The IRA as criminals or warriors?

The IRA – criminals or warriors?

Jack Lane considers the impact of Mrs Thatcher suddenly describing IRA activities as warfare.

Thatcher’s remark on 19th September about the IRA fighting a guerrilla war has, at a stroke, destroyed a nonsense on which Westminster has based its policy towards Northern Ireland for nearly 15 years.

If words could kill, the IRA would have been defeated years ago. Every adjective of abuse that the English language contains has been used to denounce them. To what avail? In the mid-1970s Merlyn Rees got rid of internment and decided to criminalise the IRA. To the chattering classes this looked like a wonderful idea. It provided a great opportunity for their endless verbiage. Journalists and politicians competed with each other in proclaiming more and more exotic condemnations. People like Kinnock could luxuriate in this atmosphere.

Now it has all been shattered by an off-hand remark by Thatcher. She has obviously experienced enough at a personal level from the IRA that she could no longer keep mouthing the official gobbledygook that tried to portray the IRA as some latter-day Kray twins.

Hattersley described the IRA as criminal lunatics on the same day. If they were as he described them they are only fit for lunatic asylums. At least Brezhnev – remember him? – was consistent when he sent the people he considered lunatics to such places. The solution lies with the psychiatrists not the police if it is lunatics we are dealing with.

It is argued that admitting there is a war is handing the IRA a propaganda coup. That is undoubtedly true. But the longer the official nonsense is maintained the bigger the coup. It is never easy to admit that one has made a complete fool of oneself, but that is what the British political establishment has done, and the sooner it is admitted the better.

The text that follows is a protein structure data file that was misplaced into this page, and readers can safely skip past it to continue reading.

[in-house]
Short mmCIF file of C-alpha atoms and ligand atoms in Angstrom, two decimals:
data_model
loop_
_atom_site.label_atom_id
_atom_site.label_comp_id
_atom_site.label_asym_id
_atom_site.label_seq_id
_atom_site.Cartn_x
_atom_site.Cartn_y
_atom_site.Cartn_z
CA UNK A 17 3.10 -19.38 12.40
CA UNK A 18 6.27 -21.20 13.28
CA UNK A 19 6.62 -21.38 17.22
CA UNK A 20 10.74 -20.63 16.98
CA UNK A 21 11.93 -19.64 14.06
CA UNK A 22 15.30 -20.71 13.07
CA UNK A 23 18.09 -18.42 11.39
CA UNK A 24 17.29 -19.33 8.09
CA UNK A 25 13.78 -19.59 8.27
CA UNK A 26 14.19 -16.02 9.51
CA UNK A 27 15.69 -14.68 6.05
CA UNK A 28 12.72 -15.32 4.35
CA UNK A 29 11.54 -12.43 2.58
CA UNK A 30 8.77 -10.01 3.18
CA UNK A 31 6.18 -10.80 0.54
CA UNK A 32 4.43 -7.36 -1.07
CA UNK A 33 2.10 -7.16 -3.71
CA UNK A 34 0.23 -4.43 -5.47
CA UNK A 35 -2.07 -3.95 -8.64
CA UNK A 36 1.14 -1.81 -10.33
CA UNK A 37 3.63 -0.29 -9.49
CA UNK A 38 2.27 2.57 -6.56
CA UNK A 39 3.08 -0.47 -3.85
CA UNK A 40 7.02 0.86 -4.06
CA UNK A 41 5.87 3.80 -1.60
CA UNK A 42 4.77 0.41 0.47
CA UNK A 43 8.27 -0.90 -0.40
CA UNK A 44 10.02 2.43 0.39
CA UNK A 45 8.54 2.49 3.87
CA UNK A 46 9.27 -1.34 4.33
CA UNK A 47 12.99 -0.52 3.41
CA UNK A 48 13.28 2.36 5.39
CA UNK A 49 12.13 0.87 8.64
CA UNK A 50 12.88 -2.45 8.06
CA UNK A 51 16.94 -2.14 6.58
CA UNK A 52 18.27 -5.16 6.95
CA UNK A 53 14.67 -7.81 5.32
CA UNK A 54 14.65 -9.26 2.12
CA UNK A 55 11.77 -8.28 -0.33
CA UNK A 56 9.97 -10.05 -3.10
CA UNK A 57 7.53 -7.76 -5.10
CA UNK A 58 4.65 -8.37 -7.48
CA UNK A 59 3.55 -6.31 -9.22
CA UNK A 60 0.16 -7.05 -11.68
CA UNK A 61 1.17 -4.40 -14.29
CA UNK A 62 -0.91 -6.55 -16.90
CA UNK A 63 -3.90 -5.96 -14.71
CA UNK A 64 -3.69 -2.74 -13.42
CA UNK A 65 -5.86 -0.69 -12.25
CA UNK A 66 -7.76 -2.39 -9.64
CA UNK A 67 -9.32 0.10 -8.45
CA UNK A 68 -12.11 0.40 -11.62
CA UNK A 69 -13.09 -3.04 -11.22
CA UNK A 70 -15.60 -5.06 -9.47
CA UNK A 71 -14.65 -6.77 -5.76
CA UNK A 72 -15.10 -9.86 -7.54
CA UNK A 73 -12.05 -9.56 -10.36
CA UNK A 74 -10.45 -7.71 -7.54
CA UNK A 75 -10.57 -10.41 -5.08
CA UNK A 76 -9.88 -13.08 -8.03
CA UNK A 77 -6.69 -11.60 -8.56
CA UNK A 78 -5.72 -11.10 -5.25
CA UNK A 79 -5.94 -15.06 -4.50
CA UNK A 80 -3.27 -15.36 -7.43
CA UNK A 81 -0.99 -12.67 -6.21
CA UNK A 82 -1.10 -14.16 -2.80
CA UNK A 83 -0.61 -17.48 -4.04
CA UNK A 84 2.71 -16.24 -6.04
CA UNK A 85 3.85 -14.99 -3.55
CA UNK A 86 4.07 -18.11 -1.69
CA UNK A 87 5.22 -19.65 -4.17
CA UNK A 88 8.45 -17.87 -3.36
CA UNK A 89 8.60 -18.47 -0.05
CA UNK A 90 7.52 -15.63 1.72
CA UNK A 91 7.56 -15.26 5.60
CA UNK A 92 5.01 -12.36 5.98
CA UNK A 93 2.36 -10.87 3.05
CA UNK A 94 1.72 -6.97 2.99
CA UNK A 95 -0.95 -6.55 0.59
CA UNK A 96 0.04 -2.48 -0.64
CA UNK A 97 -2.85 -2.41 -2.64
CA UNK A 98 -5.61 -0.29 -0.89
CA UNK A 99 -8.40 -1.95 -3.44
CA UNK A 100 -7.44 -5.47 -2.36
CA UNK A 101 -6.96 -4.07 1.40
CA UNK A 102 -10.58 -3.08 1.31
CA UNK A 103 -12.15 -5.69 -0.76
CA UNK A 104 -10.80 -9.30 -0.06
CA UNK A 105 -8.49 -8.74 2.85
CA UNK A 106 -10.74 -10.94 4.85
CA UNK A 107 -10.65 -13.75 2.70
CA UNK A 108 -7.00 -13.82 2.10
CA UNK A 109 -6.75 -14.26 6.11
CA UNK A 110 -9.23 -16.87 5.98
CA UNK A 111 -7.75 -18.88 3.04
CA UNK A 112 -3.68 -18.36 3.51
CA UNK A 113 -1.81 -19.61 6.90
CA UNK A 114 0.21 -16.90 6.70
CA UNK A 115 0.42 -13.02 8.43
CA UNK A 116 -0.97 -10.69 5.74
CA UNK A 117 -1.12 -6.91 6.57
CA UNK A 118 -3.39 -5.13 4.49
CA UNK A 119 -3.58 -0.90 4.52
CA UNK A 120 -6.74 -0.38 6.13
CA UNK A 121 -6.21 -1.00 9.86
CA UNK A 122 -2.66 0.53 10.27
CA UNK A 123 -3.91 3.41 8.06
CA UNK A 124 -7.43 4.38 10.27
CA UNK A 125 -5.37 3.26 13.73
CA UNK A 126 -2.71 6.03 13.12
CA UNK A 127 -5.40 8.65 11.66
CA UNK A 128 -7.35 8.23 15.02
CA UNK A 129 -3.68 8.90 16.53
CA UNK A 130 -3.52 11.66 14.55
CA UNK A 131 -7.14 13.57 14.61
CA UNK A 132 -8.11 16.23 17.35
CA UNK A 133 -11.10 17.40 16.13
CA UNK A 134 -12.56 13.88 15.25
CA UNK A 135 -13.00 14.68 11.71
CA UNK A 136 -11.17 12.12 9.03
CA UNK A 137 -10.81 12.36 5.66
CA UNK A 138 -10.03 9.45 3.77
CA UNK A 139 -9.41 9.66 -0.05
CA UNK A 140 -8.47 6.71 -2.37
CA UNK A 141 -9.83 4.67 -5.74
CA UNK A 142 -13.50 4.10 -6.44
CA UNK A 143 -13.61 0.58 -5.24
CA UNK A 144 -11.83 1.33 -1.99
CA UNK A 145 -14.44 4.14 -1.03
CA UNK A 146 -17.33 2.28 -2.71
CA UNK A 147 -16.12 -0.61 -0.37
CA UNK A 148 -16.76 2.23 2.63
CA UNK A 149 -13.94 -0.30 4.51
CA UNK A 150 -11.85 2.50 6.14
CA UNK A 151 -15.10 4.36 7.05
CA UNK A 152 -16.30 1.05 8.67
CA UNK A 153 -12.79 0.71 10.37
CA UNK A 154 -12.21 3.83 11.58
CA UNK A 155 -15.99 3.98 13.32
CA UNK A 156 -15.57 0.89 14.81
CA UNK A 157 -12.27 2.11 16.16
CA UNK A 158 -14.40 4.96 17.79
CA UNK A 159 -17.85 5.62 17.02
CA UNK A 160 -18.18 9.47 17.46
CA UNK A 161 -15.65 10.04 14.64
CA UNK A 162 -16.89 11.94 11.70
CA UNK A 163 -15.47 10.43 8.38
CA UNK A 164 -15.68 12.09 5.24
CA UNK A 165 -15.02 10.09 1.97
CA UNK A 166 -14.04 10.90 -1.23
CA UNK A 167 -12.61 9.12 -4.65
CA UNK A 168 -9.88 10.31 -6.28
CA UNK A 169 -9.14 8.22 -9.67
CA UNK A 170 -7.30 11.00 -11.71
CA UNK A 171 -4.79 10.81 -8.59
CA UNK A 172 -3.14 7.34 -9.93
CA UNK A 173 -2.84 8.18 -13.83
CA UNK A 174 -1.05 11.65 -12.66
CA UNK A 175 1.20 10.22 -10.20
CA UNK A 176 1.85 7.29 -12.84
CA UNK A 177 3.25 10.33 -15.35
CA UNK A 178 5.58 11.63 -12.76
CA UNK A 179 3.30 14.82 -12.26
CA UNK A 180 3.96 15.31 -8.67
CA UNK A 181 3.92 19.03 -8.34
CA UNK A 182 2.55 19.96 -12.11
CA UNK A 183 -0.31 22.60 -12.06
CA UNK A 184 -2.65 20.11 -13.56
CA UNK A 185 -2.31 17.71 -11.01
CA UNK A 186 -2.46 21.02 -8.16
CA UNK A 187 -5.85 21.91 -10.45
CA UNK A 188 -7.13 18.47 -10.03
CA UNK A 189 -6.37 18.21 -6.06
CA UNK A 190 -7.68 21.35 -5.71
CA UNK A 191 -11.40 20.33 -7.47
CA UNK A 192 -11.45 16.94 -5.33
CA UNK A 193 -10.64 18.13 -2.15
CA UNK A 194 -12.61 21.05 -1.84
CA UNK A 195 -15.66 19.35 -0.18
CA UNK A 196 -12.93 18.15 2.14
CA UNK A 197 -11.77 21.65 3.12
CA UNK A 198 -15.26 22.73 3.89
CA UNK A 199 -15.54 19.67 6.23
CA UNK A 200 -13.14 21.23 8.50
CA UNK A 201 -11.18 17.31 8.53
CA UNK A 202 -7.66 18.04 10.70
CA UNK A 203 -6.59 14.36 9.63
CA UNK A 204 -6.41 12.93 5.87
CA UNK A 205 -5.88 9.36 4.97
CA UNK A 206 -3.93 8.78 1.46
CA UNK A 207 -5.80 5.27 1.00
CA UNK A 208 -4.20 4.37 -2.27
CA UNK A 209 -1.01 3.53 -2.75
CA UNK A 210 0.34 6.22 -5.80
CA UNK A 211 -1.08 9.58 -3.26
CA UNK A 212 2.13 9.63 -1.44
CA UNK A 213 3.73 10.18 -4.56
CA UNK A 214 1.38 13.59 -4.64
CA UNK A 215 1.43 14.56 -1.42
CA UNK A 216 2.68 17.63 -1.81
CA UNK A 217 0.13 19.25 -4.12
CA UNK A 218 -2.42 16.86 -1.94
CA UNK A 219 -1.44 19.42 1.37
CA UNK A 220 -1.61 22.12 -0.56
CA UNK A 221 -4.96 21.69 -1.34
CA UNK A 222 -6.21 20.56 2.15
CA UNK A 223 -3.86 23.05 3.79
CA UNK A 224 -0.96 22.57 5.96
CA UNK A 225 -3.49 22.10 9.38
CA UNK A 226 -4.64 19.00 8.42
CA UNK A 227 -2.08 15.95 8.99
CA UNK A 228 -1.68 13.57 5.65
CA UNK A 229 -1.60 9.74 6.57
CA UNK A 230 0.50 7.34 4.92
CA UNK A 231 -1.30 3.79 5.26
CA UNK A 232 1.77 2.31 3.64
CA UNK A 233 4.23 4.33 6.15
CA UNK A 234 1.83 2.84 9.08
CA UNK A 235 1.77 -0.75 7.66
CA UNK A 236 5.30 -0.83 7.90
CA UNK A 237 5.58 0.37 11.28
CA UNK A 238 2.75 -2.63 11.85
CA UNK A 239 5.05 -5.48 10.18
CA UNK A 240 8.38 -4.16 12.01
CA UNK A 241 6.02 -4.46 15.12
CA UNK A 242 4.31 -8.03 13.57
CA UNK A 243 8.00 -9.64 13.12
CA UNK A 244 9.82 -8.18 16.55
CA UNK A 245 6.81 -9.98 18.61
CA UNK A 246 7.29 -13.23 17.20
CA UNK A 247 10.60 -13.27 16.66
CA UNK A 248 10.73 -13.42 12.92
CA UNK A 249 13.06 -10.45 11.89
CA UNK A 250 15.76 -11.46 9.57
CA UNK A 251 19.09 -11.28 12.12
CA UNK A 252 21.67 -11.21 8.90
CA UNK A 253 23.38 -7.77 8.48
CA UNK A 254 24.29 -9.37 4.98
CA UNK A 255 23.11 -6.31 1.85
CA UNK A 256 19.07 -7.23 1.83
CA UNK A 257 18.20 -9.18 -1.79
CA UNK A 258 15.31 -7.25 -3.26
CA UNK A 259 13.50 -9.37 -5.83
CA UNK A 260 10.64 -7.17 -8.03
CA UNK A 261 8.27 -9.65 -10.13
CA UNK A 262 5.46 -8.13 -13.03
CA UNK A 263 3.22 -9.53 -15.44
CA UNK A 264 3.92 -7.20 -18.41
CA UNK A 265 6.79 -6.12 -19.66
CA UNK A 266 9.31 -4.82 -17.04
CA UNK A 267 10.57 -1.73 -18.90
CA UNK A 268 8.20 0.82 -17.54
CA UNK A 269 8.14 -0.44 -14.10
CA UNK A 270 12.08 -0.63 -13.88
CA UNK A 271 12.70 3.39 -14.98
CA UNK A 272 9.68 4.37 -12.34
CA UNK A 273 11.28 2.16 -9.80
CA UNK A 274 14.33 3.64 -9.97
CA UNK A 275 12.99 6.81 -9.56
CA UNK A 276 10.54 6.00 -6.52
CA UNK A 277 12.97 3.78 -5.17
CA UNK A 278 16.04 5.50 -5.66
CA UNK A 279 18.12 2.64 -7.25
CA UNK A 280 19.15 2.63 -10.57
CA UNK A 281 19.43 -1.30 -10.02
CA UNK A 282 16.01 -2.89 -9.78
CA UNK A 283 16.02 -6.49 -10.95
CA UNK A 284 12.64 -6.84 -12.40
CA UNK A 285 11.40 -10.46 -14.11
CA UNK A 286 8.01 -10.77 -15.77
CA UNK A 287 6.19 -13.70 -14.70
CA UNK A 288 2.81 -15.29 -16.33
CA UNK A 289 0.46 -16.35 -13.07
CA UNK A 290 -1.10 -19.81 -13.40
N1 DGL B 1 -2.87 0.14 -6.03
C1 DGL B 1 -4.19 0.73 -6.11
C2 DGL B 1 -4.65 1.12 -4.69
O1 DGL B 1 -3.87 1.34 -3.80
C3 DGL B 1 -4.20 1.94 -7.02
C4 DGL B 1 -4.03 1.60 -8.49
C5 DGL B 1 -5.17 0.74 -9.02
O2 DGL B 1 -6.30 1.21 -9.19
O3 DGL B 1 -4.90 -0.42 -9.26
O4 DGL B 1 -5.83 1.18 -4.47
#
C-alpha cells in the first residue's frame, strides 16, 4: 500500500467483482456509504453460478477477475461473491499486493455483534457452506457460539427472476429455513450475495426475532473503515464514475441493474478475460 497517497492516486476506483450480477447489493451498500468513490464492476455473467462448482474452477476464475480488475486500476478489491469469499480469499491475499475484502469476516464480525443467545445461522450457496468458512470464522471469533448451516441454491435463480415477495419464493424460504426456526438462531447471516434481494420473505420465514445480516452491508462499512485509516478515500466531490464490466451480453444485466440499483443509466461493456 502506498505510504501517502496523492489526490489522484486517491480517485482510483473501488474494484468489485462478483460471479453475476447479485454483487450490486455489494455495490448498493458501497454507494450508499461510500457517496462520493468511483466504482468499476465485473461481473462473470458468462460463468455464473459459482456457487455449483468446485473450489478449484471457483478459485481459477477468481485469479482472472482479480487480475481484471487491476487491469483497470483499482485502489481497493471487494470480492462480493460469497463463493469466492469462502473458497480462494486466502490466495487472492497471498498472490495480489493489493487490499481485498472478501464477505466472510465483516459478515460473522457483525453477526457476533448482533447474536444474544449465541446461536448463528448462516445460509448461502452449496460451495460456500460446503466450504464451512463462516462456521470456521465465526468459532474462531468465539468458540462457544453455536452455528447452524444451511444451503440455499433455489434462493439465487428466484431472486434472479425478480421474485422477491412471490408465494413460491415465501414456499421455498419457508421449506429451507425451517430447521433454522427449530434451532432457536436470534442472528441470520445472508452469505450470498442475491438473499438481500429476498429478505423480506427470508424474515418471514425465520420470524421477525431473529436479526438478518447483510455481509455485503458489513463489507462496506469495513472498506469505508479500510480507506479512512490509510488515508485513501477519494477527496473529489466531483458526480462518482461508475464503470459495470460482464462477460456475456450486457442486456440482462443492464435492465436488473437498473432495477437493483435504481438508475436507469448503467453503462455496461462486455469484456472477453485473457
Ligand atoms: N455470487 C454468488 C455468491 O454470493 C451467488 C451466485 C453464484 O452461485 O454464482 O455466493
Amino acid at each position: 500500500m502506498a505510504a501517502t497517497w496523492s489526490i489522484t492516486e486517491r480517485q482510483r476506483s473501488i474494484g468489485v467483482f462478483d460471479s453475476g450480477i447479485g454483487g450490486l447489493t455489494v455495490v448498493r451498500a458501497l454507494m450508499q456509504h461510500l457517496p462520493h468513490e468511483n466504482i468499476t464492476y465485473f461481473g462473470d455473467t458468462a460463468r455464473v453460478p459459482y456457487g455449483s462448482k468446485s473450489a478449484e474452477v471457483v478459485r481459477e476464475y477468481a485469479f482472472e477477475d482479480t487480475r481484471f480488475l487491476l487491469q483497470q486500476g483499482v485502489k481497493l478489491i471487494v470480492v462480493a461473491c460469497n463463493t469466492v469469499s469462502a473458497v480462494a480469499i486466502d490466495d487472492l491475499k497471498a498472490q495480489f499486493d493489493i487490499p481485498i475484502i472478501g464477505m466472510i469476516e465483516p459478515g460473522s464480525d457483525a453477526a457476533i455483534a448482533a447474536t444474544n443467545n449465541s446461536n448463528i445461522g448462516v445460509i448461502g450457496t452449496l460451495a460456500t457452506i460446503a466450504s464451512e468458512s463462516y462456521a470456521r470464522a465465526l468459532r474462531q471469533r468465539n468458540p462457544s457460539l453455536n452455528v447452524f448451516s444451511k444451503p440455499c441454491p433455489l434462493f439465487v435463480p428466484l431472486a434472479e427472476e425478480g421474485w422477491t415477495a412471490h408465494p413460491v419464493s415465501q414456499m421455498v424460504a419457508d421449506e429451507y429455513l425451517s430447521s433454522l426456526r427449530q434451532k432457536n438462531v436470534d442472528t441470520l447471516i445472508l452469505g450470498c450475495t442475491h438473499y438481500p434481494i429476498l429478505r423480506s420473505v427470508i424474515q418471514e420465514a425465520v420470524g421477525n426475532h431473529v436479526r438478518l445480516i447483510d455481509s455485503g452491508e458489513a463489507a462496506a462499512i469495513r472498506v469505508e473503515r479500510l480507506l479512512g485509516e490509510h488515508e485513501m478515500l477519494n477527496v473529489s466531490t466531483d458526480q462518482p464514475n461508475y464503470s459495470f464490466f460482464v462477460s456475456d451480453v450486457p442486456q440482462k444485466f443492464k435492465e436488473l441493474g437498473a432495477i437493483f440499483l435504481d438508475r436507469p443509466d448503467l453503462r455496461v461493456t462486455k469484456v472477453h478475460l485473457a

Internment treats internees as prisoners of war. When a war is settled prisoners of war are released. It is a very honourable arrangement compared with treating your enemy army as consisting of criminals, lunatics, psychopaths etc etc.

Southern Ireland has used internment on a number of occasions. It was part of a war that went on for several decades between the Southern state and the IRA who· did not accept the legitimacy of the state. And the political issue was always crystal clear. The state won a complete victory, as evidenced by the IRA rules of engagement which now forbid any actions against the Southern state.

The British establishment finds it very difficult to admit that there is a war on because it means having to make a major reassessment of the Irish Question’. Britain believed itself to have finished with Ireland with the Treaty settlement of 1922. That satisfied the majority in Ireland and as Northern Ireland would fall or be pushed into an all-Ireland state shortly afterwards the nightmare of Ireland was at an end. Matters did not work out as planned. The divide in Ireland has got wider and deeper, to the extent that it is now unlikely that there will ever be a single national development in the island. Britain has not adjusted to this reality.

British politicians are switched off from Northern Ireland. For 50 years Westminster ordered itself not even to discuss it. The first thing that needs to be done to get switched on is to set up the necessary antennae – the political parties. Otherwise there will be no reception and no signals getting through. Those that do get through are all scrambled by the local sectarian parties and it is an impossible task to expect politicians in Britain to unscramble them without their own direct line.

The result is that the IRA is the political element with the clearest political objective and the clearest idea as to how it should be achieved. By contrast Westminster does not know what it wants for Northern Ireland, and it insists on parading its incompetence at regular intervals when it attempts to set up some form of devolved government.

What greater encouragement and validity could be given to the IRA than the actions of governments that have to regularly admit that they cannot achieve what they consider the proper form of government for the Province? If the word lunatic has to be bandied about it applies much more accurately to the cabinets that have chased the will-of-the-wisp of devolved government for the last 20 years.


This article appeared in November 1990, in Issue 20 of Labour and Trade Union Review, now Labour Affairs.  You can find more from the era at